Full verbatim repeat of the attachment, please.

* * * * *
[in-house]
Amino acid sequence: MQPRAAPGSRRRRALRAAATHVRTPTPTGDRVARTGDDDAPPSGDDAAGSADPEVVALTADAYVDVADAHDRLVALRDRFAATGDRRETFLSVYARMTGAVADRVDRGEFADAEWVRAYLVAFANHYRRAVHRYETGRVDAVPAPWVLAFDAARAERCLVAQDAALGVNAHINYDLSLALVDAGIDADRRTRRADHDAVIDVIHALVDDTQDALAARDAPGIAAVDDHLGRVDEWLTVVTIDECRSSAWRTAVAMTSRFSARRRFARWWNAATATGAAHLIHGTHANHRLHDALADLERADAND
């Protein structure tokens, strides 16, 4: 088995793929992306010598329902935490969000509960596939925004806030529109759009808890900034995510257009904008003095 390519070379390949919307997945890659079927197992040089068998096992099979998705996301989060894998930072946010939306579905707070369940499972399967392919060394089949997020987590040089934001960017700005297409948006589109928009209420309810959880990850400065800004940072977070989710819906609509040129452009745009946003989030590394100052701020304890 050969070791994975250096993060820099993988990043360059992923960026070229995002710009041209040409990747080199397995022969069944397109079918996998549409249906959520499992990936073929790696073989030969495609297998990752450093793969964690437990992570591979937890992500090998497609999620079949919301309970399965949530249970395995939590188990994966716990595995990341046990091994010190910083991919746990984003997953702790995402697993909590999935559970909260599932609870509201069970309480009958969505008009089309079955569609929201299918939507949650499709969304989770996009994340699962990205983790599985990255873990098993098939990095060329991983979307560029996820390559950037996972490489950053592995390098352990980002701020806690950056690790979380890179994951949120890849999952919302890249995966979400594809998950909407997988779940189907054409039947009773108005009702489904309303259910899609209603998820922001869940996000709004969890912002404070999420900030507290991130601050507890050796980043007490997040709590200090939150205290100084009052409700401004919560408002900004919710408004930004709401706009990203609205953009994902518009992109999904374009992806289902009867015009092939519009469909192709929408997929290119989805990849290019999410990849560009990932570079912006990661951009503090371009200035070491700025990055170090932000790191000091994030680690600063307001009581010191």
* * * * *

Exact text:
[in-house]
Amino acid sequence: MQPRAAPGSRRRRALRAAATHVRTPTPTGDRVARTGDDDAPPSGDDAAGSADPEVVALTADAYVDVADAHDRLVALRDRFAATGDRRETFLSVYARMTGAVADRVDRGEFADAEWVRAYLVAFANHYRRAVHRYETGRVDAVPAPWVLAFDAARAERCLVAQDAALGVNAHINYDLSLALVDAGIDADRRTRRADHDAVIDVIHALVDDTQDALAARDAPGIAAVDDHLGRVDEWLTVVTIDECRSSAWRTAVAMTSRFSARRRFARWWNAATATGAAHLIHGTHANHRLHDALADLERADAND
């Protein structure tokens, strides 16, 4: 088995793929992306010598329902935490969000509960596939925004806030529109759009808890900034995510257009904008003095 390519070379390949919307997945890659079927197992040089068998096992099979998705996301989060894998930072946010939306579905707070369940499972399967392919060394089949997020987590040089934001960017700005297409948006589109928009209420309810959880990850400065800004940072977070989710819906609509040129452009745009946003989030590394100052701020304890 050969070791994975250096993060820099993988990043360059992923960026070229995002710009041209040409990747080199397995022969069944397109079918996998549409249906959520499992990936073929790696073989030969495609297998990752450093793969964690437990992570591979937890992500090998497609999620079949919301309970399965949530249970395995939590188990994966716990595995990341046990091994010190910083991919746990984003997953702790995402697993909590999935559970909260599932609870509201069970309480009958969505008009089309079955569609929201299918939507949650499709969304989770996009994340699962990205983790599985990255873990098993098939990095060329991983979307560029996820390559950037996972490489950053592995390098352990980002701020806690950056690790979380890179994951949120890849999952919302890249995966979400594809998950909407997988779940189907054409039947009773108005009702489904309303259910899609209603998820922001869940996000709004969890912002404070999420900030507290991130601050507890050796980043007490997040709590200090939150205290100084009052409700401004919560408002900004919710408004930004709401706009990203609205953009994902518009992109999904374009992806289902009867015009092939519009469909192709929408997929290119989805990849290019999410990849560009990932570079912006990661951009503090371009200035070491700025990055170090932000790191000091994030680690600063307001009581010191």